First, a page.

This guy says he's Prince's son

Carlin Q. Williams says he's Prince's son. He's scheduled to be released from prison in 2020.

Carlin Q. Williams says he's Prince's son. He's scheduled to be released from prison in 2020.

Meet Carlin Q. Williams. He's 39. He's currently incarcerated on weapons charges in a Colorado supermax prison. His rap name appears to be Prince Dracula.

But the most interesting thing about the Kansas City, Missouri, native?

The fact he claims to be Prince's biological son. Williams is seeking DNA testing to prove that Prince is his pops, according to papers made public Tuesday by Carver County District Court.

Williams' mother, Marsha Henson, says she met Prince Rogers Nelson, then 18, in the lobby of a Kansas City hotel in 1976, according to an accompanying affidavit.

She says they drank wine. She says they had unprotected sex resulting in the birth of Carlin Q. Williams. She says she hadn't had sex for six weeks prior to meeting Prince, and that she remained celibate until Williams' birth.  

Prince's debut album, For You, dropped in 1978, one year after Williams was born. 

It's believed Williams is the first person to file a paternity claim in the Prince estate, which is estimated to worth as much as $300 million. No will has been discovered since Prince died April 21 at 57.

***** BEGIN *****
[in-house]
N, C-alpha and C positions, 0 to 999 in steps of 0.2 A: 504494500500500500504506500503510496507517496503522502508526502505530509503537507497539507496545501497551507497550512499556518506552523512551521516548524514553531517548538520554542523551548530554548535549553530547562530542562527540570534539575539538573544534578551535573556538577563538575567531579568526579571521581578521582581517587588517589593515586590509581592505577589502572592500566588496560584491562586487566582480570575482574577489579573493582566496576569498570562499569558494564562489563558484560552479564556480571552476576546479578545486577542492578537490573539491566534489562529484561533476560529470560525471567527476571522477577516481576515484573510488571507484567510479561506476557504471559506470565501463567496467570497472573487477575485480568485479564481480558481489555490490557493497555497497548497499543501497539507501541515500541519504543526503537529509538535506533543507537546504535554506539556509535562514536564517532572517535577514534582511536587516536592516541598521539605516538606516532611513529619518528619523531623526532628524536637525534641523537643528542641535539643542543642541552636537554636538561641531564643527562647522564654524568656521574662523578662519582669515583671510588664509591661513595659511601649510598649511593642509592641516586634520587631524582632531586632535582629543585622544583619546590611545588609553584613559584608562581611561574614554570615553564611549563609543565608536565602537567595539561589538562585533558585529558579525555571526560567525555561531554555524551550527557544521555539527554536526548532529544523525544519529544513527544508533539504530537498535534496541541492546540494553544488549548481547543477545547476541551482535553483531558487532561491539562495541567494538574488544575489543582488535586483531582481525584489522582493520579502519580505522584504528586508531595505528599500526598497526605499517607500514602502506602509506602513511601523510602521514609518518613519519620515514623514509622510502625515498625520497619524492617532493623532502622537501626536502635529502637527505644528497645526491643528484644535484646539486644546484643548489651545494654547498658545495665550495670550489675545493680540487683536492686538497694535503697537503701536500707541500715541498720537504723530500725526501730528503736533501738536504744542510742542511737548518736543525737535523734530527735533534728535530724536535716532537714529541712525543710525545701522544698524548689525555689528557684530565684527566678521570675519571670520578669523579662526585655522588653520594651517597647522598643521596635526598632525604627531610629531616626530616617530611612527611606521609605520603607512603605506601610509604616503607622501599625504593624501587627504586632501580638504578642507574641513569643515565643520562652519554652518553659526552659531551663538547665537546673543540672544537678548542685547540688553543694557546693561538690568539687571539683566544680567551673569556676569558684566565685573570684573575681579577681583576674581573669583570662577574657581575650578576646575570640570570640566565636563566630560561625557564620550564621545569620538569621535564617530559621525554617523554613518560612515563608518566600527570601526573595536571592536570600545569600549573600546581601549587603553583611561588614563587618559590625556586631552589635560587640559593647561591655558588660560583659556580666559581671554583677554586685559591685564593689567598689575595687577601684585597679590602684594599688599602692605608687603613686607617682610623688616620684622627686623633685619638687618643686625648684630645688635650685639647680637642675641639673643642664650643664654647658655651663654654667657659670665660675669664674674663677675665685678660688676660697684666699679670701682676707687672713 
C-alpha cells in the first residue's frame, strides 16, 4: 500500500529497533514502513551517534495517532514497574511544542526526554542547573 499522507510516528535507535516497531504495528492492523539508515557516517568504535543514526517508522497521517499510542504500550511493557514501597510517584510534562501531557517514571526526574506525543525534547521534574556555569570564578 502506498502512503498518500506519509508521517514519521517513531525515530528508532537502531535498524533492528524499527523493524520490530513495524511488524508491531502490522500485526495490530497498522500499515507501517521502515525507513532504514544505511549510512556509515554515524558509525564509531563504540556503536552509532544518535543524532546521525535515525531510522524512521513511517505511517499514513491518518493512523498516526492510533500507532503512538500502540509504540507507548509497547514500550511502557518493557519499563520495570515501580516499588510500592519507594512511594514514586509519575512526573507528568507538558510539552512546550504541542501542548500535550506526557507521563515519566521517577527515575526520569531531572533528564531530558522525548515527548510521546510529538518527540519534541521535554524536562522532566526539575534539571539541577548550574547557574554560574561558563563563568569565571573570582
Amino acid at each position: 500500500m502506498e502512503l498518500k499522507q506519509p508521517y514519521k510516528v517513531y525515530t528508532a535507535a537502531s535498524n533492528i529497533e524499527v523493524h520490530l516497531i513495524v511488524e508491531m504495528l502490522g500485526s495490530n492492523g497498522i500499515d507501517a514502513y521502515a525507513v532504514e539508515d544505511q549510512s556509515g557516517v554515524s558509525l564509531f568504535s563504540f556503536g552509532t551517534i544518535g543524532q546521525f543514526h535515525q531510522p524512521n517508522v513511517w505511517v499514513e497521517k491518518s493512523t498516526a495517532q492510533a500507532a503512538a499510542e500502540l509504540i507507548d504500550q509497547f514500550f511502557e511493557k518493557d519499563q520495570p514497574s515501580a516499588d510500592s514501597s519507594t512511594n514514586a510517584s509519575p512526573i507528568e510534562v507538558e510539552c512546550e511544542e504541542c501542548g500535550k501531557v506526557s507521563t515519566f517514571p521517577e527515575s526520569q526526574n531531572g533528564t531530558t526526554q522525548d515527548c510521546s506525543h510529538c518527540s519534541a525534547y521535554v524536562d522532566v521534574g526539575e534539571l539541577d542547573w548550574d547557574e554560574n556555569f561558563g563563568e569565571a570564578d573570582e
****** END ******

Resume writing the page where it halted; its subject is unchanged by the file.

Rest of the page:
Children are first in line to inherit the estates of their deceased parents under Minnesota law. On Friday, a judge overseeing the estate case OK'd genetic testing on Prince's blood in case it's needed to determine potential heirs. 

Prince's sister, Tyka Nelson, filed paperwork with Carver County District Court last month listing herself and six half-siblings as potential heirs to Prince.

For his part, Williams writes "I Am Prince (rodger [sic] nelson) aka Prince The Singer's Son" on his ReverbNation music page. His attorney, Patrick Cousins, tells the AP that Williams has long claimed to be Prince's son.

In 2014, Williams was sentenced to 92 months in prison, according to federal court records.

The big takeaway? Who the hell knows. More than $50 million worth of fishy claims were rejected by the court handling Michael Jackson's estate case.